Explorers, evolutionists, eugenicists, sexologists, and high school biology teachers--all have contributed to the prominence of the biological sciences in American life. In this book, Philip Pauly weaves their stories together into a fascinating history of biology in America over the last two hundred years.
Beginning with the return of the Lewis and Clark expedition in 1806, botanists and zoologists identified science with national culture, linking their work to continental imperialism and the creation of an industrial republic. Pauly examines this nineteenth-century movement in local scientific communities with national reach: the partnership of Asa Gray and Louis Agassiz at Harvard University, the excitement of work at the Smithsonian Institution and the Geological Survey, and disputes at the Agriculture Department over the continent's future. He then describes the establishment of biology as an academic discipline in the late nineteenth century, and the retreat of life scientists from the problems of American nature. The early twentieth century, however, witnessed a new burst of public-oriented activity among biologists. Here Pauly chronicles such topics as the introduction of biology into high school curricula, the efforts of eugenicists to alter the "breeding" of Americans, and the influence of sexual biology on Americans' most private lives.
Throughout much of American history, Pauly argues, life scientists linked their study of nature with a desire to culture--to use intelligence and craft to improve American plants, animals, and humans. They often disagreed and frequently overreached, but they sought to build a nation whose people would be prosperous, humane, secular, and liberal. Life scientists were significant participants in efforts to realize what Progressive Era oracle Herbert Croly called "the promise of American life." Pauly tells their story in its entirety and explains why now, in a society that is rapidly returning to a complex ethnic mix similar to the one that existed for a hundred years prior to the Cold War, it is important to reconnect with the progressive creators of American secular culture.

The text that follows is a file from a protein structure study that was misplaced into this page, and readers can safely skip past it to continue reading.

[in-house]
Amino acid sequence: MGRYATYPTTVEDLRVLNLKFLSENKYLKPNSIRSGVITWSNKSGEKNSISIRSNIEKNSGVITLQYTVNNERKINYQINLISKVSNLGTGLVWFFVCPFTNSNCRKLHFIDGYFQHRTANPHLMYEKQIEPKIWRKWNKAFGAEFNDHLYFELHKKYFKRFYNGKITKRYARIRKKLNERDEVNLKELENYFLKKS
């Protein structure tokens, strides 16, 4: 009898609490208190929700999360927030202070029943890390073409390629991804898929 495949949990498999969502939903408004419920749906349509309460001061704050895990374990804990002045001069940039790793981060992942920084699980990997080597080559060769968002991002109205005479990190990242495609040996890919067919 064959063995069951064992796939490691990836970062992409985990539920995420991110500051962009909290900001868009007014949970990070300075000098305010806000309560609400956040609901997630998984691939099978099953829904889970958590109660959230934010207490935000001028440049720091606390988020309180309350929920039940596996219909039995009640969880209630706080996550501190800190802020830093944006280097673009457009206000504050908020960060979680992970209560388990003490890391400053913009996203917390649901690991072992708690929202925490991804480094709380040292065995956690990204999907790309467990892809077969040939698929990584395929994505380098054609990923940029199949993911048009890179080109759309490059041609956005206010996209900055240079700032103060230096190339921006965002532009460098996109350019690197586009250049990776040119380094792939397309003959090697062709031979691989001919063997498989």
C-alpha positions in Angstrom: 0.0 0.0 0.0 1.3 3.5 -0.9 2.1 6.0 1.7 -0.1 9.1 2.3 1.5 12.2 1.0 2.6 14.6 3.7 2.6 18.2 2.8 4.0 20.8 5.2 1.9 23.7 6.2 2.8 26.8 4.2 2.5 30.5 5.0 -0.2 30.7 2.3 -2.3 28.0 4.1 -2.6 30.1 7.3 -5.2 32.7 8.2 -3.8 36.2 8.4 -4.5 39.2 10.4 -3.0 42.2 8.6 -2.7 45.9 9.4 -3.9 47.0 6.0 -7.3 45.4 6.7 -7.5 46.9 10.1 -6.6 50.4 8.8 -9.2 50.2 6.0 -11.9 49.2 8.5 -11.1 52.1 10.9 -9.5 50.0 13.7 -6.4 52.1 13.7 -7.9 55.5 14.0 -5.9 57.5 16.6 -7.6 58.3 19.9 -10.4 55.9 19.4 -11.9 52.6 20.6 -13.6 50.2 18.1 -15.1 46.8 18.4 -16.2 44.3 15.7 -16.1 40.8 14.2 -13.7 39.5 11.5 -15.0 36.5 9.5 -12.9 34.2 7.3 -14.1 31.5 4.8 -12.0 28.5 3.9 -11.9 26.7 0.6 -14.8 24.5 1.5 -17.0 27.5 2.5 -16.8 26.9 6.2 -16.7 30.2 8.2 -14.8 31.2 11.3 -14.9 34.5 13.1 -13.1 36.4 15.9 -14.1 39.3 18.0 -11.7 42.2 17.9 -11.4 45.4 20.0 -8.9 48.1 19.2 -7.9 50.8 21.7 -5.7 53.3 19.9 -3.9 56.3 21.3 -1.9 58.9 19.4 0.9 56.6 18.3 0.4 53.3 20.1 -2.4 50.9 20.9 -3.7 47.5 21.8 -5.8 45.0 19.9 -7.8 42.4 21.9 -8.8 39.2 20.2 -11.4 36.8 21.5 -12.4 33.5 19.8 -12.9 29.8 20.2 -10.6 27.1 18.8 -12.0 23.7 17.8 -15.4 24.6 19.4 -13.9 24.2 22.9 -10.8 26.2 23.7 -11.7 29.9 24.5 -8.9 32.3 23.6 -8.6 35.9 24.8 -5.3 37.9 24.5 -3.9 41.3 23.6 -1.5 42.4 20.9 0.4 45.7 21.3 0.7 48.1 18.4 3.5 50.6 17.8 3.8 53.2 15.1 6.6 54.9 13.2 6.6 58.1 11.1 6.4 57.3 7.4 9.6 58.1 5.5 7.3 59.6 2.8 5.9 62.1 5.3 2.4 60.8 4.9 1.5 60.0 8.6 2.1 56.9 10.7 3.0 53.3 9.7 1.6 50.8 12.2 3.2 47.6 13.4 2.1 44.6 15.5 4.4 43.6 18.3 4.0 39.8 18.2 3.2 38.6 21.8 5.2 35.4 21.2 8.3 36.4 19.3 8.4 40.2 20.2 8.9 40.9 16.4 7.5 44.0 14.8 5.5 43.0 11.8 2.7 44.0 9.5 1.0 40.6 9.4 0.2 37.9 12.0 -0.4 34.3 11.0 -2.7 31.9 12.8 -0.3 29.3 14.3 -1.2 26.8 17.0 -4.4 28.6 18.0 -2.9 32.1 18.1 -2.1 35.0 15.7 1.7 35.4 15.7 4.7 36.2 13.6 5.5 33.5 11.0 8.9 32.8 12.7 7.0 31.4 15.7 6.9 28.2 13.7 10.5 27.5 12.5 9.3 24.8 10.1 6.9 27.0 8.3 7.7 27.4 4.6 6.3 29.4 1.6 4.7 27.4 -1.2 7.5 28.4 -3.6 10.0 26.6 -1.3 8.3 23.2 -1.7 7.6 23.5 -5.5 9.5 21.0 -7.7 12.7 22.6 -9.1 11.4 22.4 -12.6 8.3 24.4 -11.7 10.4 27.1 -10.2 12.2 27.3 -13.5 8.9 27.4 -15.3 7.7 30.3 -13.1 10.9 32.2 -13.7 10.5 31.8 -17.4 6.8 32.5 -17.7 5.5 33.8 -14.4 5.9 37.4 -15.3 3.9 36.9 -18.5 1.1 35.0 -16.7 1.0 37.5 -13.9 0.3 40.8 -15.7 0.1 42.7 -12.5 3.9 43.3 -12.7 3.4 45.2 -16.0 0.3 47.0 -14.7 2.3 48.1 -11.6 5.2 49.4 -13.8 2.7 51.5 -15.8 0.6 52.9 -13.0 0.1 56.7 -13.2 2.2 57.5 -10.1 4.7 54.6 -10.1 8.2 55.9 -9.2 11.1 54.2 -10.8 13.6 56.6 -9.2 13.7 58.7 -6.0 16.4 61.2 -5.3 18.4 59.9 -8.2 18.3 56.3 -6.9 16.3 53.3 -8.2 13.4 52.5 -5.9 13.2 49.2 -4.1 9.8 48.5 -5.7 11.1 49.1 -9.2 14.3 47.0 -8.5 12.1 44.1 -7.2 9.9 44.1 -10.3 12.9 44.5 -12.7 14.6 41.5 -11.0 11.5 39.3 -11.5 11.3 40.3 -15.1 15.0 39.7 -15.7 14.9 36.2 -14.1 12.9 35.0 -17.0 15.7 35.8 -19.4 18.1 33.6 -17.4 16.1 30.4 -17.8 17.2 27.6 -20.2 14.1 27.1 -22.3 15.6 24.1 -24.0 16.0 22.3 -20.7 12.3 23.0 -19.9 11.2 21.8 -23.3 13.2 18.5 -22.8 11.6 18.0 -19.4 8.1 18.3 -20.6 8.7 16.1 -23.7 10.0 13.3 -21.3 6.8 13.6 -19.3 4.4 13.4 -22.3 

"A tantalizing and ambitious study that places American biologists squarely in the middle of national, social political, and economic development . . .Pauly has an elegant writing style that makes this book a pleasure to read. . . . A remarkable vision of the place of science in American life that will be enjoyed by historians and scientists alike."--Audra J. Wolfe, Science
"Ambitious in its scope . . . Pauly's book grafts the stories of local and regional communities of scientists onto a narrative stock of national improvement and progress. . . . [A] valuable contribution to the local and regional history of biology in American culture."--Gregg Mitman, American Scientist
"This book is a significant contribution to the worthy task of integrating the history of science and American history."--Christine Keiner, Perspectives in Biology and Medicine
"An engaging, intelligent, and challenging study. . . . It is a masterful narrative that raises fascinating and thought-provoking issues."--Otniel E. Dror, Journal of the History of Medicine
"Here, at last, is a book that skillfully narrates stories from the biological sciences in ways that demonstrate their connection to other aspects of American culture. An important book."--Sally Gergory Kohlestedt, The Journal of American History
"A wonderful book about biologists and their work on the American continent. . . . Biologists and the Promise of American Life is an important and well-crafted contribution to American history."--John L. Rudolph, History of Education Quarterly
"Biologists and the Promise of American Life offers a fascinating overview of the development of American biology from the beginning of the nineteenth century to the second World War."--Gerald J. Fitzgerald, Environmental History
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